David Gans and Doug Kendall over at Balkinization admit that the method by which the Supreme Court has applied parts of the Bill of Rights to the states through the Fourteenth Amendment is suspect:
For the last forty years, the Court’s fundamental rights jurisprudence developed under the Due Process Clause has been dogged by persistent claims of illegitimacy. Roe v. Wade has been the target of most of these attacks, but the claims made by Roe’s attackers go well beyond Roe or even abortion rights. Justice Scalia – the most fervent of the challengers – argues that the protection of unwritten fundamental rights is simply not lawyer’s work. “The tools of this job,” he says “are not to be found in the lawyer’s – and hence not the judge’s – workbox.” But one need not reach for tools beyond Scalia’s favorites—text and history—to see that judges properly protect substantive fundamental rights not enumerated elsewhere in the Constitution. On Scalia’s own terms, his objections fall flat when faced with the text and history of the Privileges or Immunities Clause.They start out well, but then insist that using the "Privileges or Immunities" clause of the 14th Amendment gets to the same results as Roe v. Wade (1973) and Lawrence v. Texas (2003). This is incorrect. To use the P&I clause in an honest way would require us to look at what rights were generally recognized in 1868. Was there a right to eat meat in 1868? I doubt that there was even a single state law that regulated it. But for many of the examples that Gans and Kendall, such as abortion and homosexuality, there was a consensus the other direction, that these were legitimate exercises of state power in the interests of public morality. Hence, homosexual sex was a felony in every state. Abortion, at least from "the quickening" had been a criminal offense (although infrequently prosecuted) for decades, and at least some states were beginning to criminalize it in the first trimester. There was no recognized right to homosexual marriage in 1868; indeed, I suspect that if you had argued the case in print, you would likely have been prosecuted for publishing indecent material (another reminder that freedom of speech and the press, while certainly examples of "Privileges or Immunities" did not include the broad definition that the Court has recognized).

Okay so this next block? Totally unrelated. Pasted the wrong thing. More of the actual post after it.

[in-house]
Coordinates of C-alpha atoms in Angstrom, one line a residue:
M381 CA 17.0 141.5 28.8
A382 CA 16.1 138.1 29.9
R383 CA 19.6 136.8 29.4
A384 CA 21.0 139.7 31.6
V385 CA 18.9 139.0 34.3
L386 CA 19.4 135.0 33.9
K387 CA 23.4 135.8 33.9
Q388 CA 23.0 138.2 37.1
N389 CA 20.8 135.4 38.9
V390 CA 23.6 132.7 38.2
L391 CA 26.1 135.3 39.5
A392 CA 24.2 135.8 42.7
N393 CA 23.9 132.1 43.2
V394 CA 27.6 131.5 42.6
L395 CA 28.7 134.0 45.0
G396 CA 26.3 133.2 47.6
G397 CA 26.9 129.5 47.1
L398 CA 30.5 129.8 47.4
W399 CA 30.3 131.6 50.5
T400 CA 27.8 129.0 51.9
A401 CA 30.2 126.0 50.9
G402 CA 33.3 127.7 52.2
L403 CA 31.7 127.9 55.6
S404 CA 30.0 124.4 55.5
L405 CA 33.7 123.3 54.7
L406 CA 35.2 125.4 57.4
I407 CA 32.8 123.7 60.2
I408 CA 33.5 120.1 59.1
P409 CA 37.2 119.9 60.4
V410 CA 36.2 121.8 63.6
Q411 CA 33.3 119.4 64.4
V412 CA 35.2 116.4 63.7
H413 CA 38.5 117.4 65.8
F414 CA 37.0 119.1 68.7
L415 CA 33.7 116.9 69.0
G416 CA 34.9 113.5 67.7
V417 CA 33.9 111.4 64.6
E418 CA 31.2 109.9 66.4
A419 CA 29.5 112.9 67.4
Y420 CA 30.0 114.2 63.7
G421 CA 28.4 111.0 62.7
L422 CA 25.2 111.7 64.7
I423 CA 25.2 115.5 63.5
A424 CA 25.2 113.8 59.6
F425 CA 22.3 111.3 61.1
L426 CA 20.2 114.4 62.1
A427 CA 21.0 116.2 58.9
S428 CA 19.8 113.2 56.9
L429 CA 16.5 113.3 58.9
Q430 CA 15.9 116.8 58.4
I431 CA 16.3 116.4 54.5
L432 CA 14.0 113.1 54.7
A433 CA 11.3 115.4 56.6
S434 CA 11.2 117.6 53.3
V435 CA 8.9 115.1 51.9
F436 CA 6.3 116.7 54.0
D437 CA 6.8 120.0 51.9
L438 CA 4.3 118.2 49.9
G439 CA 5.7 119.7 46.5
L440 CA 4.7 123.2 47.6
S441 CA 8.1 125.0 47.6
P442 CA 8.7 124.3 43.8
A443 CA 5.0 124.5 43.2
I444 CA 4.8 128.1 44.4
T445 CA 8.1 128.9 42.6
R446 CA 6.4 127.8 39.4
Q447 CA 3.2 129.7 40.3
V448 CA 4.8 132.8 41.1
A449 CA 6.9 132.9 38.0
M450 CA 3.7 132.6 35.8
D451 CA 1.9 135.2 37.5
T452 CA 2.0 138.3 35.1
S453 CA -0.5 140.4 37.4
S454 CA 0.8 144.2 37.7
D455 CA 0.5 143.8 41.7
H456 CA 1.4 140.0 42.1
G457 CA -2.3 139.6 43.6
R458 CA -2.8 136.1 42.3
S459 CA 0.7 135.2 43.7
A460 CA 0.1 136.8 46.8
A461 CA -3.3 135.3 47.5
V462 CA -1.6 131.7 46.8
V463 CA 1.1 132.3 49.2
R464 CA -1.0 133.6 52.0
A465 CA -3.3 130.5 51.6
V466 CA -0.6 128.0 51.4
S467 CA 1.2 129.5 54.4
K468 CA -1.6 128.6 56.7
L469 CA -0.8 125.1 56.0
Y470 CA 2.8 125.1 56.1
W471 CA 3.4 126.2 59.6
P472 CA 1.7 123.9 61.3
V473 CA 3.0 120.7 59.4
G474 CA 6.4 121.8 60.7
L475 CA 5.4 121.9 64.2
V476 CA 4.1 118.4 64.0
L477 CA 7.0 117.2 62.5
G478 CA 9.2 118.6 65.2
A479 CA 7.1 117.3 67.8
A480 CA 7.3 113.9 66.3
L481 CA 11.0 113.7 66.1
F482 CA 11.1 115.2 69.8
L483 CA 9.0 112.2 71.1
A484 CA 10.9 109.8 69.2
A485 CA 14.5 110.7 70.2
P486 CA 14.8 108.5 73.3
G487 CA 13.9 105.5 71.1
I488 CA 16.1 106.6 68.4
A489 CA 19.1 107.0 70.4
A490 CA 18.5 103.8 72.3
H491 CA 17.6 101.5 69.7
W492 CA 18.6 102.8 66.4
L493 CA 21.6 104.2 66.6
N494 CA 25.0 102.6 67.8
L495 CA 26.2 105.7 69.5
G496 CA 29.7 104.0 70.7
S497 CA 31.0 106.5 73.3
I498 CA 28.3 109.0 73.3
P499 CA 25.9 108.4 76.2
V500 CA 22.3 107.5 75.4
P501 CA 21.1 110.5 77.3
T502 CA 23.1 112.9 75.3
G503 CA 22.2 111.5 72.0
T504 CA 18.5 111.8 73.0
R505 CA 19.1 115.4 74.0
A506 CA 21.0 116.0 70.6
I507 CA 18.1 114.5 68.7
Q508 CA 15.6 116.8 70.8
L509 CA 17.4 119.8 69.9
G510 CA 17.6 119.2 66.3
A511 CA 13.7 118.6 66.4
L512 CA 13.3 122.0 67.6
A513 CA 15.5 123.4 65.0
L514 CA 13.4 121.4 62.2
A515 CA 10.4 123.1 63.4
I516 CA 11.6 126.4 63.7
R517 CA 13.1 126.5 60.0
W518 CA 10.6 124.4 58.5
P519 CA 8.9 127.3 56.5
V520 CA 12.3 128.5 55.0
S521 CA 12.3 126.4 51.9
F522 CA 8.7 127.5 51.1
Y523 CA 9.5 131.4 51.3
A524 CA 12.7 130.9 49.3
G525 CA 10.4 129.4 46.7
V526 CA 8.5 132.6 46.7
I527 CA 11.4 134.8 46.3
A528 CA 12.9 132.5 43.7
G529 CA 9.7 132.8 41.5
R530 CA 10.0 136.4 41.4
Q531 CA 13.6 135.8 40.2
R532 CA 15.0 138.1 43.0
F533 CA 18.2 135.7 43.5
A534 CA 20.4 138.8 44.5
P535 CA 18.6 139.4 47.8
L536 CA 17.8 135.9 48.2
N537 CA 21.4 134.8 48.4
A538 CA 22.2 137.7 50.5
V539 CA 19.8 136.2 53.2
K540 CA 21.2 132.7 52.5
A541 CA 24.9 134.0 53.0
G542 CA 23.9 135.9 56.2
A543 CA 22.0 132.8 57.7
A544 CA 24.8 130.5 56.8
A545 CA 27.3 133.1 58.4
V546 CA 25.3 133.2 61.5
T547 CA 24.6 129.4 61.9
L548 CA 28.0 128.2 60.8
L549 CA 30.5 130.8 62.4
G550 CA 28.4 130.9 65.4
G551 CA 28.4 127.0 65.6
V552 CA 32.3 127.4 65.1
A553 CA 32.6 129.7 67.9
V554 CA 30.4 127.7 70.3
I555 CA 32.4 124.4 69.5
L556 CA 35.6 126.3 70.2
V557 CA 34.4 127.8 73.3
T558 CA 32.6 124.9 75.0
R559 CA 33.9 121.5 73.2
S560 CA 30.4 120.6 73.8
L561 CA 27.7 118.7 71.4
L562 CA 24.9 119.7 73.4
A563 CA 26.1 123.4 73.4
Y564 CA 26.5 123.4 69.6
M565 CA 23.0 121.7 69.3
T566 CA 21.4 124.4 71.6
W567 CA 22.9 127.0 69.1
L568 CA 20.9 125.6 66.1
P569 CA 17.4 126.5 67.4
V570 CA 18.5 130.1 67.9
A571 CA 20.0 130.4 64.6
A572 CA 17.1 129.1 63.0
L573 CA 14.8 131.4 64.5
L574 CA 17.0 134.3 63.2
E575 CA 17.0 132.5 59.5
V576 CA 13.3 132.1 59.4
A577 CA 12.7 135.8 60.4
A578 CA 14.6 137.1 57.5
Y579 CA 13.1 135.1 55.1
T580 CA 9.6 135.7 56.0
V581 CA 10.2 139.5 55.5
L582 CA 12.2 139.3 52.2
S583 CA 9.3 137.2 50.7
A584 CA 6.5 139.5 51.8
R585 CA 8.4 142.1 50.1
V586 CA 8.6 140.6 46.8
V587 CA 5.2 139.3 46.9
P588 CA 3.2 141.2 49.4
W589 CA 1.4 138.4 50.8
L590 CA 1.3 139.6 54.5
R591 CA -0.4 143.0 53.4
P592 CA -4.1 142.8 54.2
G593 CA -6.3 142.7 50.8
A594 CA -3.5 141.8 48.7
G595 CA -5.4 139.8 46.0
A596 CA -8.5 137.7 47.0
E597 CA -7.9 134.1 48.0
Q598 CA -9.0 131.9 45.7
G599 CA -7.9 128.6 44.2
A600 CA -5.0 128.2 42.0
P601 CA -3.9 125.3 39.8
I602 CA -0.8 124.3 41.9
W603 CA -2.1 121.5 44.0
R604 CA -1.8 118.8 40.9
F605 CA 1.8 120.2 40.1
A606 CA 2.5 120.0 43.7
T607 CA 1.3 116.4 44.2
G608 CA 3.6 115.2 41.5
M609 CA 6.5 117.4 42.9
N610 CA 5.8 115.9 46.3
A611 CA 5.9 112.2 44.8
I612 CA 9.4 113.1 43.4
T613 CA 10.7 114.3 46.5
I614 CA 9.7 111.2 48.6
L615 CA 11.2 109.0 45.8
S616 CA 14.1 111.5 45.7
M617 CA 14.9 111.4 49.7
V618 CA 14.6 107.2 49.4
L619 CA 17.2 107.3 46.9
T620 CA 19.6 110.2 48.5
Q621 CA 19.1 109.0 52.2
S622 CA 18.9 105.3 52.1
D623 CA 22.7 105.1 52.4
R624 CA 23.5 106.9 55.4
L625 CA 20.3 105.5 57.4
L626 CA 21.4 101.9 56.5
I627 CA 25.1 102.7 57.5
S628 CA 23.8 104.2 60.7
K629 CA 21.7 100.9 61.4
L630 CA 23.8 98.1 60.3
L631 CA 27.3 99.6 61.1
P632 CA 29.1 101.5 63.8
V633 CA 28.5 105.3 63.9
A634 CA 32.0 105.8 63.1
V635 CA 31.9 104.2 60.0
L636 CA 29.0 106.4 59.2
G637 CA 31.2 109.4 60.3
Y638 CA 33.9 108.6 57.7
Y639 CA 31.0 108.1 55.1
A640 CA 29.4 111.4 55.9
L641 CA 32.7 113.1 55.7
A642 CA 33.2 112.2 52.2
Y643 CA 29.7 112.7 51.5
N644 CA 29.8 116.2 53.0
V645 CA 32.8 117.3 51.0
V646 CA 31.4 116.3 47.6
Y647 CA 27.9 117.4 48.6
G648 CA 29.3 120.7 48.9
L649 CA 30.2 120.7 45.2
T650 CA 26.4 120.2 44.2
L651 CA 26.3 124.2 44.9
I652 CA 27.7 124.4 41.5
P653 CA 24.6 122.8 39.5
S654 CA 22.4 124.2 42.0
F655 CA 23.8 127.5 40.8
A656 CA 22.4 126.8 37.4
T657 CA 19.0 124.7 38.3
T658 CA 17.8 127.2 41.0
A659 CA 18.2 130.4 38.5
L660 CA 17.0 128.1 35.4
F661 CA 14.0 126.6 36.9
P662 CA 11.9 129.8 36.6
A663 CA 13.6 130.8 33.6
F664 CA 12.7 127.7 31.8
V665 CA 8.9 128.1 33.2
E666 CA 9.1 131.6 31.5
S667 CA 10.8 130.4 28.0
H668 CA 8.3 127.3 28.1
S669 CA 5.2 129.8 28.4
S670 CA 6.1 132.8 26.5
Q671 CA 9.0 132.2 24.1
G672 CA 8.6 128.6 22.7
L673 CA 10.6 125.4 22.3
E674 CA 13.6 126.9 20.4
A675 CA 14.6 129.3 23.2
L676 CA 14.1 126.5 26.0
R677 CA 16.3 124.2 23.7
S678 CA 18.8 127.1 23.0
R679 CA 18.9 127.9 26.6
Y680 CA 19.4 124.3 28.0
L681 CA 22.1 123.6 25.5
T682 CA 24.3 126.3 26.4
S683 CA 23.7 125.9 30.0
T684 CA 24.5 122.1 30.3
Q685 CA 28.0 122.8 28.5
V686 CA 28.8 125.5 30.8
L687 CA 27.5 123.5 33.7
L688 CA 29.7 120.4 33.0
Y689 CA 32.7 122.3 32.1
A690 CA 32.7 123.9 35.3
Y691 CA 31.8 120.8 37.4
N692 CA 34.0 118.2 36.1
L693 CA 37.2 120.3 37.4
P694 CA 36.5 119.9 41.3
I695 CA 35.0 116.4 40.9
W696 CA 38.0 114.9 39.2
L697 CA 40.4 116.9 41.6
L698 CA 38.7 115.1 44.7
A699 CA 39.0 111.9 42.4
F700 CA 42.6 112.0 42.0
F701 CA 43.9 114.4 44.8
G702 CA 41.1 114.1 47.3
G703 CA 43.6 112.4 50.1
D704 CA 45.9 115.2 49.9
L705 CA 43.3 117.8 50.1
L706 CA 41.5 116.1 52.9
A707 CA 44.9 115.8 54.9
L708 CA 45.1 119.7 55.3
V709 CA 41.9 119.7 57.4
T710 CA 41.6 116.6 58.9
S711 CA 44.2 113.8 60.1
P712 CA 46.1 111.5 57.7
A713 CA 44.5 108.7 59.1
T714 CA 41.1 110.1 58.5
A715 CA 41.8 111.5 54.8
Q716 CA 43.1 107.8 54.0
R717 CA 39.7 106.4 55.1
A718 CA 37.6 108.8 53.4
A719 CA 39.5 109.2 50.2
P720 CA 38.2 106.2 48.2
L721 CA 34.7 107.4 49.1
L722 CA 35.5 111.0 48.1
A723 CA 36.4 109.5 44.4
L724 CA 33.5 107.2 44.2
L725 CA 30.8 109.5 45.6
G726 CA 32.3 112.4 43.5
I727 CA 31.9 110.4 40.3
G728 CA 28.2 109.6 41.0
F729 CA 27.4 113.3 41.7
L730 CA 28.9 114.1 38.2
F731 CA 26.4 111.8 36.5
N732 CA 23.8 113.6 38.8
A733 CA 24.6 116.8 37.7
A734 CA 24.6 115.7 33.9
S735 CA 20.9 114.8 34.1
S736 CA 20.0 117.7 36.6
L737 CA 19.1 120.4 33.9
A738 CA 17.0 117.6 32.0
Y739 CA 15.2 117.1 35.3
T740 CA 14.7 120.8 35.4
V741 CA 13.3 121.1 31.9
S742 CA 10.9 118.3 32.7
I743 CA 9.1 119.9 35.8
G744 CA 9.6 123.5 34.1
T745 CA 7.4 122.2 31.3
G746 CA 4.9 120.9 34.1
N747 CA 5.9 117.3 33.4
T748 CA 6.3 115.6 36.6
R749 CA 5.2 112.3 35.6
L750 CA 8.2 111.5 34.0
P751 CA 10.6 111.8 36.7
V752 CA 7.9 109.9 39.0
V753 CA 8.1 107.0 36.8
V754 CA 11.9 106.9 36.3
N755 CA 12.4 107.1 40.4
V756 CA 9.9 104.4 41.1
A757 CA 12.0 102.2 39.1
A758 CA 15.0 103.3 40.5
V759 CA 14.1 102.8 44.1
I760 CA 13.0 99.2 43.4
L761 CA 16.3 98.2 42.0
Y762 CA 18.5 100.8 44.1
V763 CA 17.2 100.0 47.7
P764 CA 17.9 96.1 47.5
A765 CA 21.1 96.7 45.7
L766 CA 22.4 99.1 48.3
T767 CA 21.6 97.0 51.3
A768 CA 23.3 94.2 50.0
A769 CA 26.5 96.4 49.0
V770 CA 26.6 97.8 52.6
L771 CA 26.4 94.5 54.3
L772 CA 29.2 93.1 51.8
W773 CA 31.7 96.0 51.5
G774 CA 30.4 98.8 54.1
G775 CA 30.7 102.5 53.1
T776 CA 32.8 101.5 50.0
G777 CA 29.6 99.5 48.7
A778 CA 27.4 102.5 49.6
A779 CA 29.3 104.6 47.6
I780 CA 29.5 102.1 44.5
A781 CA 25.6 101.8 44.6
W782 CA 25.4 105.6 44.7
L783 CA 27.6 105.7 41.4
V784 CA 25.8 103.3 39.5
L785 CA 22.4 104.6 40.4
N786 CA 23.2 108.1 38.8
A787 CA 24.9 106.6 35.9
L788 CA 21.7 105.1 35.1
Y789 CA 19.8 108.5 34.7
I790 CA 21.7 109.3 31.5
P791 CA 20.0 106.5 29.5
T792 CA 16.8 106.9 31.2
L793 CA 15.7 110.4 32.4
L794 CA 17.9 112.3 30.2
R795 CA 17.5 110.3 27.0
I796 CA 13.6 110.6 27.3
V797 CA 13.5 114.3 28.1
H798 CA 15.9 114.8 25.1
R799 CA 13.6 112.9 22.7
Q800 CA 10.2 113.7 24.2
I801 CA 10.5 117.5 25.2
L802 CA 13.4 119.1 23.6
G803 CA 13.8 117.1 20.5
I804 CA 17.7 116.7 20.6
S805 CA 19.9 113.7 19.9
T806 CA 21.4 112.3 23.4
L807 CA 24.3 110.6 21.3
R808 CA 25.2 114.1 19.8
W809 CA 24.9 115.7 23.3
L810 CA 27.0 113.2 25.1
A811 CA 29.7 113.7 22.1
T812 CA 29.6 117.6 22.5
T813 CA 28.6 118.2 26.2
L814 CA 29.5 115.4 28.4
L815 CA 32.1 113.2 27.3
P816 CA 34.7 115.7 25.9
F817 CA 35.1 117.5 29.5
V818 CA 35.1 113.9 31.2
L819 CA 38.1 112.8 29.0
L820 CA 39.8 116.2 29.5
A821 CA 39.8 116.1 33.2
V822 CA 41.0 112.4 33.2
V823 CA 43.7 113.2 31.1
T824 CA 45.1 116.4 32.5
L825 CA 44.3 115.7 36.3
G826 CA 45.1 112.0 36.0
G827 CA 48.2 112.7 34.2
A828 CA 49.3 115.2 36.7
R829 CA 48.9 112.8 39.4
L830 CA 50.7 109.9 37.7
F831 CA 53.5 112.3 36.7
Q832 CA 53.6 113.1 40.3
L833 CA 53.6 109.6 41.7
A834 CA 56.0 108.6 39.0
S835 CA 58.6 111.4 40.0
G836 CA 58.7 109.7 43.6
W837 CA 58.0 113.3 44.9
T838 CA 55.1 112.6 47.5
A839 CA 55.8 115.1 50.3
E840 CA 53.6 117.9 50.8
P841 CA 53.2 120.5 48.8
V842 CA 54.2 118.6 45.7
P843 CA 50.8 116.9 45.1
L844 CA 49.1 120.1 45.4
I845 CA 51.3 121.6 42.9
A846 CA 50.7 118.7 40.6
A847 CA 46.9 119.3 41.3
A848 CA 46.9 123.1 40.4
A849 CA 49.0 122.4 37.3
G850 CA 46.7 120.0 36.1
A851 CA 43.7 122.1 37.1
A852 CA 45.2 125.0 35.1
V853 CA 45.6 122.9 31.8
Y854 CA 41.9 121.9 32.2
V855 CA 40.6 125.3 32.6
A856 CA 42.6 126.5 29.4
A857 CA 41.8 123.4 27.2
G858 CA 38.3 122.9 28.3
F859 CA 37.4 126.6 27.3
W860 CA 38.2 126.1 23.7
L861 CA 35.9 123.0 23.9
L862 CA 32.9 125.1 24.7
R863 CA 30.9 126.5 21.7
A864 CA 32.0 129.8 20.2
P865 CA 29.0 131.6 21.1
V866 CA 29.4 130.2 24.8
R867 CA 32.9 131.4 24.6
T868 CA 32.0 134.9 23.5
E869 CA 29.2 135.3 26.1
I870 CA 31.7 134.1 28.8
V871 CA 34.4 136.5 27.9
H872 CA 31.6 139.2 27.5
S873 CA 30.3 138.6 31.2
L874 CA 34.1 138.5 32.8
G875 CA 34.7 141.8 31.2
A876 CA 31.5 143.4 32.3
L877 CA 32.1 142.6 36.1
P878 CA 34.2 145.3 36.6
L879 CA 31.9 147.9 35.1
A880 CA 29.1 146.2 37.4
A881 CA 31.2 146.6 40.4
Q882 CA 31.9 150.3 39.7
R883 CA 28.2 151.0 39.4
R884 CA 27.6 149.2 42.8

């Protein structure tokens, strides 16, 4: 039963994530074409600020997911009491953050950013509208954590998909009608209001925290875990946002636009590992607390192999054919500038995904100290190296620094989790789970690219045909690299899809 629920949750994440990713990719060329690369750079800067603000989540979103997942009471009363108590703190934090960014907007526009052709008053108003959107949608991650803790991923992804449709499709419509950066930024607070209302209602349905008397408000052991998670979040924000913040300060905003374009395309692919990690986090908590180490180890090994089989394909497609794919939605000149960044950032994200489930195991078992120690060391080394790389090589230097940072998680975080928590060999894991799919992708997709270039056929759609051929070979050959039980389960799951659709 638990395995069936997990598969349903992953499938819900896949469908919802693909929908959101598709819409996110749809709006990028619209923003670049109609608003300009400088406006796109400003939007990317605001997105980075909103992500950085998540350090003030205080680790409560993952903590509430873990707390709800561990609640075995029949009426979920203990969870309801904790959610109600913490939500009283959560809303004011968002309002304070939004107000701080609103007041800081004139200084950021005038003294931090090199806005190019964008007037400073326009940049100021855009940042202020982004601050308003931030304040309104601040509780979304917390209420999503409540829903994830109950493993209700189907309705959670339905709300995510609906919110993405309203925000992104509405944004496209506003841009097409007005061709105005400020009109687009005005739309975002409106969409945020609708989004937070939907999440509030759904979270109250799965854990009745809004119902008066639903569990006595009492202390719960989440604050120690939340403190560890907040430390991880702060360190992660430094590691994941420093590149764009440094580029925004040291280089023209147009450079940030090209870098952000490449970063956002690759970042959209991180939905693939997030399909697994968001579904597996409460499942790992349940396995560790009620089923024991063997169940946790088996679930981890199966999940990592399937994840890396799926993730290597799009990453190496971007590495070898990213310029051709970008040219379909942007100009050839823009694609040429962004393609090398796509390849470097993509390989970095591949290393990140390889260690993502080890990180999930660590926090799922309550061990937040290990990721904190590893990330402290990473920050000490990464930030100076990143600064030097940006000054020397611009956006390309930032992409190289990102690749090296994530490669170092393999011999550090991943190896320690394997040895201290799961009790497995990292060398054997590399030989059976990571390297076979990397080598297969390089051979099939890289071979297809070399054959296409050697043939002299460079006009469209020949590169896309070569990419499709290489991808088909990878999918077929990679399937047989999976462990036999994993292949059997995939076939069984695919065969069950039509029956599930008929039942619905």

The words of the Privileges or Immunities Clause protect the substantive fundamental rights of all Americans. As Senator Jacob Howard said in the Senate debates on the Amendment: “[i]t will, if adopted by the States, forever disable every one of them from passing laws trenching upon those fundamental rights and privileges which pertain to citizens of the United States . . . .” Many others said the same thing, and the Amendment’s opponents never once contradicted them.
The list of fundamental rights the Privileges or Immunities Clause was designed to protect began with those in the Bill of Rights, but it did not end there. In discussing the fundamental rights of citizenship, the framers regularly included a long list of fundamental rights – such as the right of access to the courts, the right to freedom of movement, the right to bodily integrity, and the right to have a family and direct the upbringing of one’s children – that have no obvious textual basis in the Bill of Rights. These were core rights of personal liberty and personal security that belong to “citizens of all free governments;” it did not matter that they were not enumerated elsewhere in the Constitution. The framers’ thinking should hardly be surprising. The Ninth Amendment affirms that the Constitution protects unenumerated rights; as Steven Calabresi reports, more than three-quarters of state constitutions at the time of the ratification of the Fourteenth Amendment did the same.
It is important to recognize the dangers of ends-based legal theories. Originalism doesn't always give us everything we want. Was there a right to keep and bear arms? Yes, but not quite as unlimited a right as I would like there be there. The only laws that interfered with the broad exercise of that right were the ones that the drafters of the 14th Amendment clearly intended to destroy by its passage--and that opponents acknowledged would be struck down. But as much as I would like it to be otherwise, I do not think that an honest assessment of the evidence from 1868 would argue that ALL modes of bearing arms were completely protected. There was certainly no consensus that concealed carry was a protected right--and many states that clearly regarded it was a grievous evil within the authority of the state to regulate.
I'm glad to see progressives acknowledging that the Due Process clause precedents are seriously flawed, and coming back to looking at Privileges or Immunities. But an honest evaluation of the evidence doesn't give them the results that they want.